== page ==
12 Workers Are Killed On the Job Every Day in Our Country

Workers' Memorial Day Events over the Next Few Days Emphasize Safe Jobs for All

HARRISBURG, Pa., April 25, 2013 /PRNewswire-USNewswire/ -- Over the next several days, and during the upcoming weekend, there will be thousands of workers participating in Workers' Memorial Day Observances throughout the Keystone State in remembrance of fallen co-workers, friends and family and in renewing the fight for safer jobs.

Workers' Memorial Day, observed on April 28th, has been designated as the time to remember fallen workers and surviving families, and to emphasize the promise of safe jobs.  April 28 is also the anniversary of the signing of the Occupational Safety and Health Act, (OSHA).  With that signing, was the promise of the right to a safe workplace.   In spite of this promise, and the commitment and efforts of both workers and enlightened employers, 12 workers die on the job every day in the United States.   

"Every workplace injury is a tragedy and many of them are preventable," Pennsylvania AFL-CIO President Rick Bloomingdale said.  "Our commitment to each other is to be sure that worker safety is placed ahead of corporate profits.  At the time that OSHA was passed, Corporate America claimed these regulations would kill jobs.  We have always maintained that workplace safety not only saves lives but also creates a stronger America," Bloomingdale said.

"One life lost is one too many.  The Labor Movement was instrumental in the passage of OSHA and many other laws that have helped save the lives of millions of working people.  A union contract and a strong union presence in our economic and political life are still just as critical to safe jobs today as they were in previous generations.  Until the promise of safe jobs is a reality and the right to form a union is protected, our fight continues," Secretary-Treasurer Frank Snyder added.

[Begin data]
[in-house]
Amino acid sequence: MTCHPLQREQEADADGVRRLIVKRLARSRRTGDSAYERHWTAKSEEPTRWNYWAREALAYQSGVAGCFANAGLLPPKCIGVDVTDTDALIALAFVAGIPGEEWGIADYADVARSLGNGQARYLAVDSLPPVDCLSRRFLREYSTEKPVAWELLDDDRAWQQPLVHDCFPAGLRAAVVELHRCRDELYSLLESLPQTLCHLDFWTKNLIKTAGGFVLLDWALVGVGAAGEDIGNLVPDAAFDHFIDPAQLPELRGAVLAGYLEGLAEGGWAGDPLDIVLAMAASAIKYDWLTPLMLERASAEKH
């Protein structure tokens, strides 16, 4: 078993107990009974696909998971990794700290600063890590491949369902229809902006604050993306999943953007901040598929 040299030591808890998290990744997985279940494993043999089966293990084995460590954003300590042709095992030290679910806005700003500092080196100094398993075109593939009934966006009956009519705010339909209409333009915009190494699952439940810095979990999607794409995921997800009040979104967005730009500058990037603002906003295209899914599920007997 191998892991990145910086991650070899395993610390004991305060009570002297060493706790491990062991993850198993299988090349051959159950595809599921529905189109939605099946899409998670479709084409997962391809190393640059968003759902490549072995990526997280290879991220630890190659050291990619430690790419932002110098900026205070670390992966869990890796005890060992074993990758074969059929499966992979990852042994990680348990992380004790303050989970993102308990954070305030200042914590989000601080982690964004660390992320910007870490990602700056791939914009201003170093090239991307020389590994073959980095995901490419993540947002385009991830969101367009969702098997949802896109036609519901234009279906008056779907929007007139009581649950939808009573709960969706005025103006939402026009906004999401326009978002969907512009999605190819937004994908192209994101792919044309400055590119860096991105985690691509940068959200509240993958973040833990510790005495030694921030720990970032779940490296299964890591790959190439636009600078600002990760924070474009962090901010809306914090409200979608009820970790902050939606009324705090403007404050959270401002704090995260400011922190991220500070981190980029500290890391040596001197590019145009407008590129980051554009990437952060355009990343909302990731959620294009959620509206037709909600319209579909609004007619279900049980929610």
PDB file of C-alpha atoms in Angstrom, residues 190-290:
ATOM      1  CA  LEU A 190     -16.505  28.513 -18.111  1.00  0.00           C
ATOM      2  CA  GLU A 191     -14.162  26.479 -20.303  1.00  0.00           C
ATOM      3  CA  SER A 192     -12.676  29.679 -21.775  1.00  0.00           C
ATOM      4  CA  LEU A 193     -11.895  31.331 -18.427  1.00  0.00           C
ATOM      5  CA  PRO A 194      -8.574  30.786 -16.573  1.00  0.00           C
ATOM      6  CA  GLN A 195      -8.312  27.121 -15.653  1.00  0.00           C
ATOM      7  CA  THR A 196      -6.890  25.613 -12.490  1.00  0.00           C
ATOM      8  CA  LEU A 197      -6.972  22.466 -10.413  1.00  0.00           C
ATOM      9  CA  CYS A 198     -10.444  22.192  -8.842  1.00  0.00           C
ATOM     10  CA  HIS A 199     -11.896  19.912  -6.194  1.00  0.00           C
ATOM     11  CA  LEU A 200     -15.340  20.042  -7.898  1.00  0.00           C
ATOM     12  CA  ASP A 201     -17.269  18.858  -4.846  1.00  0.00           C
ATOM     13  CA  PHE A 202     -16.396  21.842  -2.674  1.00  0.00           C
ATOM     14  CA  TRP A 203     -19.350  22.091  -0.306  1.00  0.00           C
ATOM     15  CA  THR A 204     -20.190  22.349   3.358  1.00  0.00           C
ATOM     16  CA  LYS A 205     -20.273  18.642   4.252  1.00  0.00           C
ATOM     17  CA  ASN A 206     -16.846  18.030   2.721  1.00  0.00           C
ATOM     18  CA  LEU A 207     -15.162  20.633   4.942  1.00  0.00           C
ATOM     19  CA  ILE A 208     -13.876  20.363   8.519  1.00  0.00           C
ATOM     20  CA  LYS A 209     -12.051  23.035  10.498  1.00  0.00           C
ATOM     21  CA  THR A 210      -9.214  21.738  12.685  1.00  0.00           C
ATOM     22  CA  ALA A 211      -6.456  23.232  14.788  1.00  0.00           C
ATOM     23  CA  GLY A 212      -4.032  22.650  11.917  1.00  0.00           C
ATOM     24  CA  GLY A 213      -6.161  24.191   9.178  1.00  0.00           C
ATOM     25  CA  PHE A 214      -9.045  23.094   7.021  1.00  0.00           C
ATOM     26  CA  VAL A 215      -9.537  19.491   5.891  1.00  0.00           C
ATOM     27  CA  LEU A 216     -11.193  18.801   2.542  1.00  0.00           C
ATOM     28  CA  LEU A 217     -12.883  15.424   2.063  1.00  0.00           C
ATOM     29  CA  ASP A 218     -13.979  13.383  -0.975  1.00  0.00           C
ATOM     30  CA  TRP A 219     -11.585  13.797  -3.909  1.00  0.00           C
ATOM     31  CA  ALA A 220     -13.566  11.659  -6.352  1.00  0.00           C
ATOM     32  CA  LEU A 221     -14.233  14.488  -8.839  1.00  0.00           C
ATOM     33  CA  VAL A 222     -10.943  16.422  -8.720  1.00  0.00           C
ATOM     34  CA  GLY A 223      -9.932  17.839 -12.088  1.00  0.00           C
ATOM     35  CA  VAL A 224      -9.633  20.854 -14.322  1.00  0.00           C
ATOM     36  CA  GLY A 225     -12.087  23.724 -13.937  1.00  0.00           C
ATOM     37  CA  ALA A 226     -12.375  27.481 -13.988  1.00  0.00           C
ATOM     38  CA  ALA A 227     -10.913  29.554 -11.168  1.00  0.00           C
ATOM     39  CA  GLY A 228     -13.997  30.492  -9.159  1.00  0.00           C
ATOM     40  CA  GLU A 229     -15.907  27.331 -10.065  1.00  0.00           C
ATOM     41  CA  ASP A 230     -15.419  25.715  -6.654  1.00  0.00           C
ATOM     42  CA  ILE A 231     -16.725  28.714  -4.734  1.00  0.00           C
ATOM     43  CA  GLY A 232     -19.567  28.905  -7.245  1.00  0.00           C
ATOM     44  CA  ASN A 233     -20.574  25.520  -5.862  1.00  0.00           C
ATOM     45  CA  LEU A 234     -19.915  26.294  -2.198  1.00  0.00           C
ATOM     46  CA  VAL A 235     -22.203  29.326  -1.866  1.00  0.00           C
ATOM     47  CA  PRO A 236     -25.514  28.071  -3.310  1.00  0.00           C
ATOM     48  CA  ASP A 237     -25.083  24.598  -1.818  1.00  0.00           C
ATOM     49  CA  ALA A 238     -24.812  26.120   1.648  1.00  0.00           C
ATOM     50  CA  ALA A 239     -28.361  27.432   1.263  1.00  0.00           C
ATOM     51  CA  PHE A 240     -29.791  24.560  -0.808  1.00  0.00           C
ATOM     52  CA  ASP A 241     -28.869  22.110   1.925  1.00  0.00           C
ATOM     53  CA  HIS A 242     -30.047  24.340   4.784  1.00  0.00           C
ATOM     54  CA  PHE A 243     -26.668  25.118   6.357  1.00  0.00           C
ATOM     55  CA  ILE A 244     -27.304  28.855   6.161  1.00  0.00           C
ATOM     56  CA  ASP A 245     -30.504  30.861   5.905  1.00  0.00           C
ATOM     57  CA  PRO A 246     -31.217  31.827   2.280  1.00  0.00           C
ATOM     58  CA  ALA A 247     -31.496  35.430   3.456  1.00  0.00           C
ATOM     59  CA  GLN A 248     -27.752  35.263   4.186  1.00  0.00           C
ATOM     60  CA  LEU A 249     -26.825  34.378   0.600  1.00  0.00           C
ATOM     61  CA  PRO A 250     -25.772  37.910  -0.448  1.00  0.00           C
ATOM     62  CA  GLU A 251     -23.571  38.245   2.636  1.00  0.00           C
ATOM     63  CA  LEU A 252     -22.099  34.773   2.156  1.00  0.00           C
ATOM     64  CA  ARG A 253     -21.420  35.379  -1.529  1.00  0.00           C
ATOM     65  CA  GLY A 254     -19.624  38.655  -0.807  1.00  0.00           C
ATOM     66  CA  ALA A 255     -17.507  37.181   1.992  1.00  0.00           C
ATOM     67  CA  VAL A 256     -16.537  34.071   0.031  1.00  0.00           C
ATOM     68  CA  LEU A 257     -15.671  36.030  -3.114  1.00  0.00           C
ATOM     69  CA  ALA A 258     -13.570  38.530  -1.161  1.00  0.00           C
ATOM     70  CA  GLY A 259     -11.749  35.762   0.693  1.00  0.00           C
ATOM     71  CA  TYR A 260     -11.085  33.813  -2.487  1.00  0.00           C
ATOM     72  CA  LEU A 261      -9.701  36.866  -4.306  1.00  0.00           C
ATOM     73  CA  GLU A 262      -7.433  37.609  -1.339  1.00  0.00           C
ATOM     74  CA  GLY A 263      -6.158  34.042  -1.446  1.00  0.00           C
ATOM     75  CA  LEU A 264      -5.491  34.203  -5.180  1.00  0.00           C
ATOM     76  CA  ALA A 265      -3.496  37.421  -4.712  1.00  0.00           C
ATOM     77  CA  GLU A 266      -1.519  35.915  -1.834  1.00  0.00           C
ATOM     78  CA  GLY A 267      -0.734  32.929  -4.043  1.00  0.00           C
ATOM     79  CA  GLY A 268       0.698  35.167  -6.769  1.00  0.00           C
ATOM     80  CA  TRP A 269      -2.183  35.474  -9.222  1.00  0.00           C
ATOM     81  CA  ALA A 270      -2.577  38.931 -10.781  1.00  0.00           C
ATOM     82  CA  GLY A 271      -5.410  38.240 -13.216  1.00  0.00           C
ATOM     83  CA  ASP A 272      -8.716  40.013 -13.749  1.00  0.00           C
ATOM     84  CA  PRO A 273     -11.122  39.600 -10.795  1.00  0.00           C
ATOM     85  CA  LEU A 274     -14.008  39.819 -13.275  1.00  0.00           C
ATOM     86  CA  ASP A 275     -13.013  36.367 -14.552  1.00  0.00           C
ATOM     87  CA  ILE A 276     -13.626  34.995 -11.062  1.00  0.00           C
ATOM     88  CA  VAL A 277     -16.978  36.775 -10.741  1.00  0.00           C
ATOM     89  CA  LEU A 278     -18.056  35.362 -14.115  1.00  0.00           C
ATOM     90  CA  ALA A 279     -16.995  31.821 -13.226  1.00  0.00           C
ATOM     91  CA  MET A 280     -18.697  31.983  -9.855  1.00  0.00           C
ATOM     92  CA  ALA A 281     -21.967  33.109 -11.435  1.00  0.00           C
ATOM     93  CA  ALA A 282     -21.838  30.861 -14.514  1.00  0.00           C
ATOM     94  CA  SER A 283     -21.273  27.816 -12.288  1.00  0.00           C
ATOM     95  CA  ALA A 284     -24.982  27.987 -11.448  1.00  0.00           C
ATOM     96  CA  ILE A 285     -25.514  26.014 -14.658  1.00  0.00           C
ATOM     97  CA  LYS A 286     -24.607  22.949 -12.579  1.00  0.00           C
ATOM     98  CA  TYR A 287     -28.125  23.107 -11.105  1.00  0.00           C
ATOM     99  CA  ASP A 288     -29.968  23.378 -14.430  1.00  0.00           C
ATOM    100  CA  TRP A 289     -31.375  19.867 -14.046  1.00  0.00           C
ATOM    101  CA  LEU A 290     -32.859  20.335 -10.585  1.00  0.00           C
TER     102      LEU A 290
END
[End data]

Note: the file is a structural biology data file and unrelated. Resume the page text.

Labor and community leaders will be joined by state and local elected officials, injured workers and the families of deceased workers in leading over a dozen ceremonies and remembrances.

Area Labor Federations, Central Labor Councils and Local Unions will be hosting these events, along with friends.  The events are on our website, at www.paaflcio.org, and the public is invited to these published events.  There will be prayer services, candlelight vigils, the laying of memorial wreaths, as well as the reading of names of deceased workers and the tolling of bells.   Dramatic visuals for still and video news photographers will be available at many of these events. 

The U.S. Labor Department reports that since the establishment of OSHA over 40 years ago, significant progress has been made in reducing job-related injuries and deaths.  In 1970, the year that OSHA was established, there were 14,000 deaths on the job in the United States.  In 2011 that number was 4,609 according to the Bureau of Labor Statistics, or about 12 on the job deaths per day in the United States of America.

In addition to the fatalities that occurred nationwide in 2011, nearly 3 million nonfatal workplace injuries and illnesses were reported by private industry employers.

SOURCE Pennsylvania AFL-CIO



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